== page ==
To start with, let’s stipulate that Wisconsin’s doing OK. Not terrible. Sort of all right. Some high, some low.
But “doing OK” takes you only so far and only for so long. Consider some truly great Wisconsin inventions.
The typewriter was invented in Milwaukee, for example, making the world far more legible. “Nice,” replies most everyone under age 40, probably by text message. “What’s a typewriter?”
All right, take the solid-body electric guitar, perfected by Waukesha’s own Les Paul and which changed the sound of music ever since. Except that Waukesha’s own Les Paul by then was working in New York.
Not to deprecate great things from Wisconsin — vitamin D genuinely makes humanity healthier — but we must bear two things in mind:
First, what worked yesterday might not suffice tomorrow. Best to keep improving.
And while it’s nice to see Wisconsinites going on to fame and fortune elsewhere, how wonderful it would be if more Wisconsinites — long-timers and new arrivals — could find fame and fortune here.
That doesn’t happen often enough right now. You’ll read in this book’s chapter on the economy that Wisconsin is only the 29th most productive state as measured by gross domestic product per capita and second lowest among seven Midwestern states.
Our population is growing faster than the populations in Ohio, Michigan and certainly Illinois, but we’re far outpaced by Minnesota, Indiana and even Iowa. Even more troubling, trends foretell a decline in the coming years in the share of prime-age workers.
We know free-market reforms will help us thrive, and we’ve made a little progress. The Badger State is 27th in economic freedom, according to the Fraser Institute and 19th according to the Cato Institute. But we have a long way to go in order to truly compete.
The good news is that there is a lot to compete for. Reshoring and foreign investments, you’ll read, are revitalizing the American manufacturing sector, and corporate relocations from places such as Illinois are on the upswing.
Luckily, we can put ourselves in a position to capitalize.
What follows is a book full of ideas about public policy centered on how to improve Wisconsin. We are proud to present the research and recommendations of a remarkable set of scholars and authors who bring extraordinary insight into Wisconsin’s situation.
One of the most essential ingredients in a greater prosperity is faster economic growth. Everyone has his or her own idea about the good life, but everyone is more likely to reach it in conditions of growth. That is why our first chapters address faster growth specifically and why so many of the scholars in later chapters measure their ideas by the effect they would have on our economy.
Our economy — the daily voluntary interaction of millions of us with each other for mutual benefit — is one of the central things we have in common. This common good also has been subject, decade after decade, to fiddling and worrying by policymakers. Much of what our scholars recommend amounts to the careful work of undoing mistakes and restoring the conditions under which that shared good thing, our economy, will flourish to the benefit of all.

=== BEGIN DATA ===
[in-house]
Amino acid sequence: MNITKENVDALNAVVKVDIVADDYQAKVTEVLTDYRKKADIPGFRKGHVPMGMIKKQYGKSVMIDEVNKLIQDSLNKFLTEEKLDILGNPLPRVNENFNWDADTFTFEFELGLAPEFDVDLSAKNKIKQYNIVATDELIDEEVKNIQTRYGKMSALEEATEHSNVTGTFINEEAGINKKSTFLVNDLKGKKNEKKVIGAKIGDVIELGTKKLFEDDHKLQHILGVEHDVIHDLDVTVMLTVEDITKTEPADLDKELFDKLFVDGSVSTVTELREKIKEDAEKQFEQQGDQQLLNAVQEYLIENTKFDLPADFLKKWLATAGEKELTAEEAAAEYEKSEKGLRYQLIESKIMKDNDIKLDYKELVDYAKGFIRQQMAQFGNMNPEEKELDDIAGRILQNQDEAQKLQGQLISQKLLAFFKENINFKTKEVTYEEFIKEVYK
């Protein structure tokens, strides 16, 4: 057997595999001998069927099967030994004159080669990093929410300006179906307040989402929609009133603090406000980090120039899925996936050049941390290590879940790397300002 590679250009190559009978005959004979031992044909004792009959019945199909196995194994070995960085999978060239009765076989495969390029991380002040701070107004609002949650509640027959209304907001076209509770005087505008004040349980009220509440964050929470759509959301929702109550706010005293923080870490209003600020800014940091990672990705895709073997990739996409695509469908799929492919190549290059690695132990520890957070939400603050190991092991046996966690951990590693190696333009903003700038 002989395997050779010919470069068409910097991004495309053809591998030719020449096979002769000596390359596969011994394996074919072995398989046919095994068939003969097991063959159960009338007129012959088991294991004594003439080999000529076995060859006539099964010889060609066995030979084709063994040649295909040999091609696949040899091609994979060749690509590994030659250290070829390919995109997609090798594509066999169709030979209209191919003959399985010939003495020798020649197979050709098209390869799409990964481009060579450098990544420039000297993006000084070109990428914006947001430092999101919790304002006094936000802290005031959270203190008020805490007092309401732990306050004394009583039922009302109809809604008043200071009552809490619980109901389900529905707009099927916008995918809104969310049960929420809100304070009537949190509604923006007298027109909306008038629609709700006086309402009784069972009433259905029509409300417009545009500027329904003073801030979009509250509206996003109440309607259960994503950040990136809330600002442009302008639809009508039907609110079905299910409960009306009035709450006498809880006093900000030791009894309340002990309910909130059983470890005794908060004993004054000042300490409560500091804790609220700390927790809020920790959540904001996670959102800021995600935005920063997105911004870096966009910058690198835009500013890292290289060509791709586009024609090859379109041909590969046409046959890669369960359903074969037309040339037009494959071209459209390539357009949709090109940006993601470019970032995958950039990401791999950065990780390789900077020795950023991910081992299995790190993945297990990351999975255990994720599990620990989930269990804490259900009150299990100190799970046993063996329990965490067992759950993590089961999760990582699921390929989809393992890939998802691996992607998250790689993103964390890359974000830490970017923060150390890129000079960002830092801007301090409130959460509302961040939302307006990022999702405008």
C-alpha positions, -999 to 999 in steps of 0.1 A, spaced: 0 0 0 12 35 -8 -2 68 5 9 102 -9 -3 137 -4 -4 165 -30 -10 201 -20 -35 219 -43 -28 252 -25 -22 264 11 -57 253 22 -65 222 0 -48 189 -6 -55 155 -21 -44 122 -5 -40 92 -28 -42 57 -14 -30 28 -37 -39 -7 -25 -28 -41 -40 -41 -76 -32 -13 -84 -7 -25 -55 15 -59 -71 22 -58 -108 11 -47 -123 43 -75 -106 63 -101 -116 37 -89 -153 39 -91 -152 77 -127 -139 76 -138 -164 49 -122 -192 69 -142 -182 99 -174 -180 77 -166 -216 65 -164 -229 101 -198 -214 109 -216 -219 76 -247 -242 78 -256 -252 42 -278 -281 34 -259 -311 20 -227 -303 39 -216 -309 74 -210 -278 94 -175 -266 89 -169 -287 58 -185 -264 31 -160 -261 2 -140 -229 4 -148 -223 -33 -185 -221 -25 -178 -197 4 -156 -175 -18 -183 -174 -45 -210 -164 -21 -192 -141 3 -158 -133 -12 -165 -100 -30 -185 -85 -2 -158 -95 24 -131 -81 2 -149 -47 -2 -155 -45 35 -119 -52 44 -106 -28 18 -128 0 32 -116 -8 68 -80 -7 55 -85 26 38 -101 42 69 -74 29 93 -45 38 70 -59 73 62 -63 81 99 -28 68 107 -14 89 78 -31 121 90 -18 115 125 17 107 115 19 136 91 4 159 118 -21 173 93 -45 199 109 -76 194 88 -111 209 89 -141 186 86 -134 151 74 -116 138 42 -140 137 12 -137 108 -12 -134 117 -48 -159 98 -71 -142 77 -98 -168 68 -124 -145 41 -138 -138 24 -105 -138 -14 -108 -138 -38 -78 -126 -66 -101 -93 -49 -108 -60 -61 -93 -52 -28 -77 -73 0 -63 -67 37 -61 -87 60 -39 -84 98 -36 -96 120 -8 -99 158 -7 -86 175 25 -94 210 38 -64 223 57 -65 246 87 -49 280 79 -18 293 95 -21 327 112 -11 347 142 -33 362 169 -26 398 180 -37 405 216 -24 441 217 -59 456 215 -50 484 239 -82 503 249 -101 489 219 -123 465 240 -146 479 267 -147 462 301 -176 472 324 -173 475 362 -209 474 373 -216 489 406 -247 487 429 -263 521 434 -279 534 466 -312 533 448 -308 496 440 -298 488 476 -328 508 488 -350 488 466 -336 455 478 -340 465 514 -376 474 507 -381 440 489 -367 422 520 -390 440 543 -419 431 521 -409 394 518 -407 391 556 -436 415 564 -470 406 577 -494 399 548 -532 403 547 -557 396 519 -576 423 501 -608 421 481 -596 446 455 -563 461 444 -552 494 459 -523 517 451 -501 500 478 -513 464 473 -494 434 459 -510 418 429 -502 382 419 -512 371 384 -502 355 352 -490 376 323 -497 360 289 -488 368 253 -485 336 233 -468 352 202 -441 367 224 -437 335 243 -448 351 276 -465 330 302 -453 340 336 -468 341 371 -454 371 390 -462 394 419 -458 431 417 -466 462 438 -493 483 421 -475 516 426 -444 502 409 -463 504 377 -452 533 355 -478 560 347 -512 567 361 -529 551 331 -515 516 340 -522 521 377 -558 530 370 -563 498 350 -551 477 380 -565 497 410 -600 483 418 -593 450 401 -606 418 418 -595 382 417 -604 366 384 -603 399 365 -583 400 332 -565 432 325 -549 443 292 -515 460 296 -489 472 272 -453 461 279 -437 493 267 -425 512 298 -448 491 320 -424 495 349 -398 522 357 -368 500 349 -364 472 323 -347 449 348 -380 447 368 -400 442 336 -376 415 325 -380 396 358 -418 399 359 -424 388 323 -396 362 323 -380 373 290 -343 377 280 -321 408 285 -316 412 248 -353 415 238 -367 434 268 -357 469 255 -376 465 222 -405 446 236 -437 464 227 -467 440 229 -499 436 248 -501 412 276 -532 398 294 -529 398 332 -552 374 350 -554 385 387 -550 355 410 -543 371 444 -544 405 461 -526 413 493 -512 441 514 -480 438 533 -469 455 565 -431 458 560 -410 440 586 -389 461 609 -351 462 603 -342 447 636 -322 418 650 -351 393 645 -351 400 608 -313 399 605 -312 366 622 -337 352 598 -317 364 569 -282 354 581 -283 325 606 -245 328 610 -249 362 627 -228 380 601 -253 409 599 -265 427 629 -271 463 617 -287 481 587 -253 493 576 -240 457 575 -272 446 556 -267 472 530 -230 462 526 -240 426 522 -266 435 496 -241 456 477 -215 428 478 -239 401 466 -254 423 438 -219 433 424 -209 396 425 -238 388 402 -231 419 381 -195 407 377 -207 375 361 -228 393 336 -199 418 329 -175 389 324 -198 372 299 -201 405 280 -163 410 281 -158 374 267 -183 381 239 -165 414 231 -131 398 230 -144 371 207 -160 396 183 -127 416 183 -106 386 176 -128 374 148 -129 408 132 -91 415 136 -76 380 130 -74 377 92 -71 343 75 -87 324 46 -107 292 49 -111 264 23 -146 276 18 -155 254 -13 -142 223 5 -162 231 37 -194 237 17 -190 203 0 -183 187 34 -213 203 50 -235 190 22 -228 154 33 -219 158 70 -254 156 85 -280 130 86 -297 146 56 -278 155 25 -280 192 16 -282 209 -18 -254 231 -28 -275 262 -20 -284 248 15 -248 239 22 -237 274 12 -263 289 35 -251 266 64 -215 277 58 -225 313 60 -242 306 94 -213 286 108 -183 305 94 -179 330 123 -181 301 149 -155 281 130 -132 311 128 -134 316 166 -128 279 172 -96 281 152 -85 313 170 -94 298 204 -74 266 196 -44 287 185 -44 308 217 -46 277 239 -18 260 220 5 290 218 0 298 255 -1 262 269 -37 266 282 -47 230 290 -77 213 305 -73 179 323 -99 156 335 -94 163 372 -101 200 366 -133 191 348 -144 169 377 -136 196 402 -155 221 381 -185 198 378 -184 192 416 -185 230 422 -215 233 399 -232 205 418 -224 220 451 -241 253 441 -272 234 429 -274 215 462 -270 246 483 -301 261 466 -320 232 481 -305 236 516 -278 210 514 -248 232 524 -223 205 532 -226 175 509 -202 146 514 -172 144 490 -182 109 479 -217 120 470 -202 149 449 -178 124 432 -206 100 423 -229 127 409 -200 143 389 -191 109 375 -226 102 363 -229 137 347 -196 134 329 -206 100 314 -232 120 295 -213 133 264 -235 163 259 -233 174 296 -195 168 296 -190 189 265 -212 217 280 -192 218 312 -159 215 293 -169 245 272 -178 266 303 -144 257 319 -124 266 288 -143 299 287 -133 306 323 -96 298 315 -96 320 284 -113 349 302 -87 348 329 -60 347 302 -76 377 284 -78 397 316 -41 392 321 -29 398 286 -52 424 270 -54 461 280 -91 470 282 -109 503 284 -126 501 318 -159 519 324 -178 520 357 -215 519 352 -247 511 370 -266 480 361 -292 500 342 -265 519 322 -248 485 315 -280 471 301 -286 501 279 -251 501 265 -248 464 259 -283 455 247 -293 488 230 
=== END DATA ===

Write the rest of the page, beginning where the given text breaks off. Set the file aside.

We need pro-growth tax reform, you’ll see, and more options for parents in search of better schools. We’re currently only 27th in the Tax Foundation’s State Business Tax Climate Index. There are far too many schools, particularly in Milwaukee, where the vast majority of kids can’t read or write.
We need to lessen harmful government overregulation of everything from early childcare and learning to occupational licensure. We also need to encourage our elected leaders to make necessary investments in criminal justice — that is, more cops in places such as Milwaukee and more money for prosecutors and defense attorneys. And we need to focus on making sure there is a path toward work. Government can provide a necessary safety net, but we need to do more in Wisconsin, you’ll see, to encourage upward mobility.
Jobs, education and family structure are key.
In the pages ahead, you’ll find practical options for thorny problems such as the impending decline of gas tax revenue and high healthcare costs. Wisconsin right now ranks fourth highest in the United States for hospital commercial prices relative to Medicare. We can do something about that, things such as direct primary care, price transparency and dental therapy.
One of our premises is that government cannot be the central institution in society, not if we hope for a free and prosperous Wisconsin. We are blessed to be part of an America founded on that understanding — that government has a place, but a limited place, next to a civil society centered on other more organic institutions such as families, communities, associations and congregations.
We propose no panaceas here. We bear in mind what the great Thomas Sowell said — that we humans are “flawed from day one, and there are no solutions, only trade-offs.” That said, we think our scholars are pointing Wisconsin toward some epochally better trade-offs. The options outlined here can trigger a sharp bend for the better on so many of the old, glum graphs about Wisconsin.
This list isn’t all-encompassing — we don’t duplicate what others already have said well, and our scholars have more to say. We will offer it as time ripens.
But for policymakers who want to make systemic change at the crucial nodes of problems holding back our state from greater prosperity, these options offer a fast start. Let’s go.